This stage used to be lumped into the first stage of shock and disbelief, which makes sense, but over time, therapists have discovered that denial takes on a life of its own.
Now, the standard caveat that you will be able to repeat with me by the end of the grief series: these phases are organized for the benefit of the clinician. They are not set in stone and the patient will likely not feel these things in order, or one at a time. They might, but they might not. Grief is individualized.
This phase is usually the “second phase” because of its proximity to shock and disbelief. It seems easy to fall into denial. Keeping in mind not everyone experiences this phase (see the note above), some people find their shock and disbelief is extended. For some, it becomes more elaborate.
For example, little Tommy was four years old when his mother died suddenly. Unable to accept or cope with the loss of his mother, Tommy begins to believe a story that she’s gone on a trip and will be “back soon.”
Another example: Greta is a 55-year-old who has been diagnosed with a terminal illness. When her husband asks her about it, she says she doesn’t know anything and doesn’t want to know anything about it. She doesn’t want to lose sleep over “worrying about it.”
Denial from the Patient’s POV
This phase is a more elaborate, amplified version of shock and disbelief. The person experiencing denial may appear quite strong to family and friends. They hold their heads high, or say things such as, “I have to keep on going.” They appear to have accepted their fate. Or they act more like Greta, and say things such as “I can’t think about this right now.”
The person in denial often has internal dialog of the wandering mind. They cannot concentrate, or are forgetful surrounding the loss. The person may find himself setting an extra place at the dinner table. She may reach for the phone to call the loved on to tell them some bit of good news. They may leave the person’s room untouched and not sell or get rid of all items (keeping heirlooms and keepsakes do not count), and get livid if you move them or disturb them.
In the extreme, rooms become shrines to the lost one, or the person turns to substance abuse to aid in suppression of pain.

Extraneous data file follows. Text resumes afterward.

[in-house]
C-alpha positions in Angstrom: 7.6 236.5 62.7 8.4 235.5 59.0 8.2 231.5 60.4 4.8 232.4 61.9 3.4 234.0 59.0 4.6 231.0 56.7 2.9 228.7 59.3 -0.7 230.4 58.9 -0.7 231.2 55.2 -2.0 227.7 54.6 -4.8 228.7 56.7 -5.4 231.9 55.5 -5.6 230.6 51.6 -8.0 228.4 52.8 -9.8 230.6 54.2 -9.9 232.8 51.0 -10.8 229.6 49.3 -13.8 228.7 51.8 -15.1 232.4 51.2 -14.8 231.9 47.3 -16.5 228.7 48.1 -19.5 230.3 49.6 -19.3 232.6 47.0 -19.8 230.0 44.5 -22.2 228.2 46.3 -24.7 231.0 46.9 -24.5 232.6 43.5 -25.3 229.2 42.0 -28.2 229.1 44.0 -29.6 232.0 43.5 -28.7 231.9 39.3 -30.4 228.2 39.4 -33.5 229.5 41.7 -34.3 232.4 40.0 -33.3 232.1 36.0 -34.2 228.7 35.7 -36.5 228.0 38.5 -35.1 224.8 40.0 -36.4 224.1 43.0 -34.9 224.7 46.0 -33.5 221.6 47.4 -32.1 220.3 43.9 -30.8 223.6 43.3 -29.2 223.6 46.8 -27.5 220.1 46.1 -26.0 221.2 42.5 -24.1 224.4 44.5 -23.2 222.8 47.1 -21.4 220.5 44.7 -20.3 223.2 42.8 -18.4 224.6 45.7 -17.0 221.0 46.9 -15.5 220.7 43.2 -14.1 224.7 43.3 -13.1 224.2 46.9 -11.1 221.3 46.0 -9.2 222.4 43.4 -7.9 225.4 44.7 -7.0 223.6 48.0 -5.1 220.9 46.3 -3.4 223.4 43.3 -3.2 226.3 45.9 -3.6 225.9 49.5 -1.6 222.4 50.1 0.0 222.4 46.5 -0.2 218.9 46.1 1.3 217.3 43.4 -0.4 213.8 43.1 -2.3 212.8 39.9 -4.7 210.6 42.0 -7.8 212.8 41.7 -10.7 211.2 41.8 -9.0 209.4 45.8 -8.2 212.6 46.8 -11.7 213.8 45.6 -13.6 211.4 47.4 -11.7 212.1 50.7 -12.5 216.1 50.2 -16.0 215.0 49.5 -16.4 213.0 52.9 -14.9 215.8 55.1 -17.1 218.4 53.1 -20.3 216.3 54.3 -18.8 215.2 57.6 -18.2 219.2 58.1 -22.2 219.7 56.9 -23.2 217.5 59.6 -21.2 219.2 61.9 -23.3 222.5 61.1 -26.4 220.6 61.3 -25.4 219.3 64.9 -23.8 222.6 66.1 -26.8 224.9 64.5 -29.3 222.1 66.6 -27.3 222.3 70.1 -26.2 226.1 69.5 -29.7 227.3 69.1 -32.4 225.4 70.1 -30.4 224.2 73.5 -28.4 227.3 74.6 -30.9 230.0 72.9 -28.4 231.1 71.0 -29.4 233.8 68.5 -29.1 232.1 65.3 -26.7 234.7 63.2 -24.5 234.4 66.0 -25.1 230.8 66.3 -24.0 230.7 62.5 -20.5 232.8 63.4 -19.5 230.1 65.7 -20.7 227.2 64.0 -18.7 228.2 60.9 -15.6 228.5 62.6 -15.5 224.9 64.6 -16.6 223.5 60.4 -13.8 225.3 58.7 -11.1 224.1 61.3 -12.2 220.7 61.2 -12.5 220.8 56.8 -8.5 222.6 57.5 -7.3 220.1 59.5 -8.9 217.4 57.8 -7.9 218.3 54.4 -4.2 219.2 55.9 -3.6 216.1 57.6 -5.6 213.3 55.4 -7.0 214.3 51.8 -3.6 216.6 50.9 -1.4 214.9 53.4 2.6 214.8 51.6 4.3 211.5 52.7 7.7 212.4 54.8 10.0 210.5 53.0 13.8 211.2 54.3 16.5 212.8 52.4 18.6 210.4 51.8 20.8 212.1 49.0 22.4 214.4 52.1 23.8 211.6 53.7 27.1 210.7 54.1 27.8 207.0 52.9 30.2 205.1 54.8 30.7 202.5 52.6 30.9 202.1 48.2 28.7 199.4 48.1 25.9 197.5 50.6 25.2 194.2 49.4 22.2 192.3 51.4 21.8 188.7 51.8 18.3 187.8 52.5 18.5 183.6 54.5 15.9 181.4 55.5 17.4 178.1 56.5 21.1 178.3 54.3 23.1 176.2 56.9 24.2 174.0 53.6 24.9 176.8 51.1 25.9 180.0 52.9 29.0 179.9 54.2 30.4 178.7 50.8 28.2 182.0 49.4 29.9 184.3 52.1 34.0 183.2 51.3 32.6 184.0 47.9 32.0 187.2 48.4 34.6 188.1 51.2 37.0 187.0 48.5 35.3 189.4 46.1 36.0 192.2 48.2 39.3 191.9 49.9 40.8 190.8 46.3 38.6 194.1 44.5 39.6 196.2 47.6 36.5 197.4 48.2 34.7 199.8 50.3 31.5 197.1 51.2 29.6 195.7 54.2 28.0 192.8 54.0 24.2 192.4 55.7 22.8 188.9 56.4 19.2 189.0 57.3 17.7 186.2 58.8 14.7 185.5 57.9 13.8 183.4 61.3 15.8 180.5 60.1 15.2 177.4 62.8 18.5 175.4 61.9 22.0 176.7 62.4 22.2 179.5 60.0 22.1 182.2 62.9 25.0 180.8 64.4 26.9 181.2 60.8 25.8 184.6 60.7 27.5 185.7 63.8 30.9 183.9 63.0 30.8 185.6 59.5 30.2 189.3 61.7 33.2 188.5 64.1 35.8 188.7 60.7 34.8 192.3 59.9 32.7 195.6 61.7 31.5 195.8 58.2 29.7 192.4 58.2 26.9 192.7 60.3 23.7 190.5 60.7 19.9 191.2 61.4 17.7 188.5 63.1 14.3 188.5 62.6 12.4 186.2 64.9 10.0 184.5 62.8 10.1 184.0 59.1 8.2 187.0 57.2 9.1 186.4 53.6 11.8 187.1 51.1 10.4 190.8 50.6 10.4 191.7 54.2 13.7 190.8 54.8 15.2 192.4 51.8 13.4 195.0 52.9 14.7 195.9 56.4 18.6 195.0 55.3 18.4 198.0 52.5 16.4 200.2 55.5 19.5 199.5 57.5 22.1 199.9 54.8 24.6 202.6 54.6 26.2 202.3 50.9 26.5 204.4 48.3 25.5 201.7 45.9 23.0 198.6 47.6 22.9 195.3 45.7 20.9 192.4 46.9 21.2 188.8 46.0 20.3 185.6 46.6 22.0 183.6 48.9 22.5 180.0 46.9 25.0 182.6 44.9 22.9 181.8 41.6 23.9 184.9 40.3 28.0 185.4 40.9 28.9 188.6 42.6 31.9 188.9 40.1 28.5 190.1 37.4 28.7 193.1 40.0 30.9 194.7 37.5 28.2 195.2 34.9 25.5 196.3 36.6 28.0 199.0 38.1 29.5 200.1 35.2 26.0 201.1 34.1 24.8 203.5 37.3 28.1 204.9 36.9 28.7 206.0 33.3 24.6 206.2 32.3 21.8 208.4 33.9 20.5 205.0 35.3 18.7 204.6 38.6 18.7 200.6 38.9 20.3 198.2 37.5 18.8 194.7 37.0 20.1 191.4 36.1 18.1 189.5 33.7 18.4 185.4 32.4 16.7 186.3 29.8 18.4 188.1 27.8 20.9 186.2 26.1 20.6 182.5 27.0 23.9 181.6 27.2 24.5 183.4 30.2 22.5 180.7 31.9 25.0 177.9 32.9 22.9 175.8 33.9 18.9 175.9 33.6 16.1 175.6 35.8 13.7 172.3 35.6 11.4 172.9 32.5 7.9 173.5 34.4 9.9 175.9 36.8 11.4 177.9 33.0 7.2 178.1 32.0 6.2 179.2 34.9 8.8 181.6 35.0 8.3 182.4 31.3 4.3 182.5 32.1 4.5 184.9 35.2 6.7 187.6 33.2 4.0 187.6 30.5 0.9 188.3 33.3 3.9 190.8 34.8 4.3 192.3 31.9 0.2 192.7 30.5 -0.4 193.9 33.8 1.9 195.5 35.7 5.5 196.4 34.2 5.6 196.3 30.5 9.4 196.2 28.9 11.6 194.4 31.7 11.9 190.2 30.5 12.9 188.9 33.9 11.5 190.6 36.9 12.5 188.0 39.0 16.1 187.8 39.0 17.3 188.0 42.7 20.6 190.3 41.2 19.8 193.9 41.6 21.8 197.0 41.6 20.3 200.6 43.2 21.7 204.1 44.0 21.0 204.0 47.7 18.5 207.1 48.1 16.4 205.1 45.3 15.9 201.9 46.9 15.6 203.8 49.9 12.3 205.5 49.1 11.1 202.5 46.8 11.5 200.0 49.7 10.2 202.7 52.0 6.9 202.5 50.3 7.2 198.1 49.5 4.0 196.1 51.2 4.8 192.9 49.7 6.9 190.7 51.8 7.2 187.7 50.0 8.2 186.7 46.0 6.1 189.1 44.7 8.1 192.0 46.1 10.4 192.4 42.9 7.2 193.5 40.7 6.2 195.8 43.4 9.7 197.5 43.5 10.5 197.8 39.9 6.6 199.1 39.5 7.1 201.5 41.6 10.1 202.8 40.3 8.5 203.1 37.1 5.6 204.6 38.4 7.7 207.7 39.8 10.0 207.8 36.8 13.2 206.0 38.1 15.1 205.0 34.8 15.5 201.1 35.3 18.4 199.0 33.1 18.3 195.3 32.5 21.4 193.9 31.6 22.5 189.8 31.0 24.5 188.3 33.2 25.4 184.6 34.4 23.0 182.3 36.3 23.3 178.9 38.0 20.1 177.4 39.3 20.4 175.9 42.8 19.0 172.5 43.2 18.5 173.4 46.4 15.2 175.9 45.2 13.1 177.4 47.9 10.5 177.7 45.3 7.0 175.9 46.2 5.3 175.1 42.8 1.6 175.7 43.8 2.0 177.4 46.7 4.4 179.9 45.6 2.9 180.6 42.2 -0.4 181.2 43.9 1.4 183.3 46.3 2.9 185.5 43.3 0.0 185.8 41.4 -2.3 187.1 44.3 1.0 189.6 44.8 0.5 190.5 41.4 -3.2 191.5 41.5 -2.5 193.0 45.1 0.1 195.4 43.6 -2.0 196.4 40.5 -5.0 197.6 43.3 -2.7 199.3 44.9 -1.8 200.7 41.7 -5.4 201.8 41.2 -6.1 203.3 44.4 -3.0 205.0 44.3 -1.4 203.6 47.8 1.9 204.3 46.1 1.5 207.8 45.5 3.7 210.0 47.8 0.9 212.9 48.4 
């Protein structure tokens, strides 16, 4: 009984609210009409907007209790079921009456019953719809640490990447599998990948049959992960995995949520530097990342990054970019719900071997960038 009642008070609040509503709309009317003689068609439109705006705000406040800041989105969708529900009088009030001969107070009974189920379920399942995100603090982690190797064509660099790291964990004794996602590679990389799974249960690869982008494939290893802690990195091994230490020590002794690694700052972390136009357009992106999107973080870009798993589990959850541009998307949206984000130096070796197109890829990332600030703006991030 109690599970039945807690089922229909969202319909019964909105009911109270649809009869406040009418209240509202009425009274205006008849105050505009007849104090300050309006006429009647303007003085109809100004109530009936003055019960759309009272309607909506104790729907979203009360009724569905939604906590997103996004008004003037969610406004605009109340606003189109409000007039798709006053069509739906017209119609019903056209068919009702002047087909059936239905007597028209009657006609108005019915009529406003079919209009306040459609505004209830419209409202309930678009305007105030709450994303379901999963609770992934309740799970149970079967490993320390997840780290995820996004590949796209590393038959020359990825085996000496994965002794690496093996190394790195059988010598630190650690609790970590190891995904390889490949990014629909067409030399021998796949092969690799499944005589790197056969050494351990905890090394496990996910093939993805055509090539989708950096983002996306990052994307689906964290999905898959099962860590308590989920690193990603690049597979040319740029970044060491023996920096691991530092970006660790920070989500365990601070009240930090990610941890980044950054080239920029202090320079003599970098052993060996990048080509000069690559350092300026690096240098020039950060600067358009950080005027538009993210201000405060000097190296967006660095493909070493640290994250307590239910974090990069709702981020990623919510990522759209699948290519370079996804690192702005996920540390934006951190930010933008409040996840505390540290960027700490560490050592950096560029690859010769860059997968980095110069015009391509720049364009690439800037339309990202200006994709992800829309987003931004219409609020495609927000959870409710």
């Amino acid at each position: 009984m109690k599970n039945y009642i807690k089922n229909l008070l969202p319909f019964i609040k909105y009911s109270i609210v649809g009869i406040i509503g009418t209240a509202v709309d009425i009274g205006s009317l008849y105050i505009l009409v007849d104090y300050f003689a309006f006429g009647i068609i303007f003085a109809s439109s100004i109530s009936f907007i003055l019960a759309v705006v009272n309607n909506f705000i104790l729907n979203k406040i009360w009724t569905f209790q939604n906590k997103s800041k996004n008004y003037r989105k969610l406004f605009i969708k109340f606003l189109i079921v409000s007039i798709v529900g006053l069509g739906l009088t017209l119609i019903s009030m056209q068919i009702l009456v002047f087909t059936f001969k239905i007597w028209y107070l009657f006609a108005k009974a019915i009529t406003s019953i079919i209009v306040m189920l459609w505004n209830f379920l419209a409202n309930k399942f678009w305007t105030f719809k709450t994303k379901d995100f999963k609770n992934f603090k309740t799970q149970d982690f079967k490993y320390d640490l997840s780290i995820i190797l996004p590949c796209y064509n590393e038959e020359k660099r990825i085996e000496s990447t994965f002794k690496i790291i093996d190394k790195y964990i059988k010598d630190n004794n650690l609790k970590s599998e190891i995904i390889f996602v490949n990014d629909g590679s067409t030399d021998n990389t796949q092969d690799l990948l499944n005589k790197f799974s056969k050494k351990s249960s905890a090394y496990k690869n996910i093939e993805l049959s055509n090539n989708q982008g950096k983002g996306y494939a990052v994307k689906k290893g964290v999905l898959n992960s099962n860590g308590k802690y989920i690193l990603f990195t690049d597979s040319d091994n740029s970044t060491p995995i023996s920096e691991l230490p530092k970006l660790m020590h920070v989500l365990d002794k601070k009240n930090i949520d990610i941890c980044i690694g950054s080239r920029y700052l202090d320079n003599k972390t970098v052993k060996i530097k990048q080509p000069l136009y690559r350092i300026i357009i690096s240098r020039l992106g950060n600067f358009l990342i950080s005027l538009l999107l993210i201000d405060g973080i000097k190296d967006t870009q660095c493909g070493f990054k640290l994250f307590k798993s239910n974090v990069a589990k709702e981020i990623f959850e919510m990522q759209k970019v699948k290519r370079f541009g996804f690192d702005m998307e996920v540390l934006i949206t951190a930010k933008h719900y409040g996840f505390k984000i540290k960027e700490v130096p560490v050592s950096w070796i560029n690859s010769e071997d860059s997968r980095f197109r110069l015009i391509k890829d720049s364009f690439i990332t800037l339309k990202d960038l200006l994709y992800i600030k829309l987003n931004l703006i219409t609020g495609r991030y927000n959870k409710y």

Denial from the Therapist’s POV
Boy, have you got your work cut out for you. As a good therapist (remember to do the opposite if you’re writing a crappy one), it’s your job to serve as a point of reality for the patient. Your reminders for the patient that the loved one is gone or the job will not suddenly return need to be consistent. Be with the patient in his/her denial and empathize without sympathizing (the difference being that this is about the patient and their unique experience, not about you and your own grief).
Here’s an example of how a session might go, and how the therapist would guide the patient into reality:
Patient: I reached for the phone to tell Grandpa the good news about my promotion.
Therapist: What happened?
Patient: I didn’t call. I put down the phone and made coffee.
Therapist: So you didn’t complete the call, and distracted yourself with something else, then?
Patient: I guess I did. I just can’t accept that he’s gone.
Therapist: How do you feel about him being gone, and that you can’t call him with good news anymore?
The therapist is extracting information to find out how the patient is processing the loss and where they are in their grief. How deep is this denial? Do they get tearful in their response? Do they get angry? Confused? Delusional?
Fictionalize it any way you like, of course. What would happen if Grandpa had answered?
What this Means for You, the Writer
If you are writing someone in the phase of denial, you’ll be the one to decide how extreme it is or if there are any paranormal elements. Consider how long the phase will last (the more extreme cases of denial last longer than six weeks and sometimes for years), and the elaborate lengths your character will go do to keep their denial going.
If you came here looking for psychological assistance, please contact your local crisis line. Dial 2-1-1 in the US for the United Way, or contact the Samaritans in the UK. For a list of international crisis lines, click here.
Remember that when you write this phase, it’s important to think of it as a more elaborate trick of the mind to protect your character from pain. If you are writing from the therapists point of view, remember your goals are of a facilitator and you are there to cushion the blow of brutal reality for your patient. You are the bridge back to healthy grief processing, and it is up to you to provide tools for the patient to get beyond this stage so he or she can begin functioning once again. Additionally, remember that you are not to foster dependency on you as the therapist (unless you’re writing a bad or unethical one). You are there with the tools for your patient. If you’re portraying an unethical therapist, be sure to exploit this phase by assisting in expanding patient denial.
Be well and get writing.
Well that was yet another heavy topic, I know, and there will be more to come soon, so brace yourselves. For some lighthearted things, check out myFacebook and Twitter. Or for some entertaining fiction, grab a copy of Exit 1042.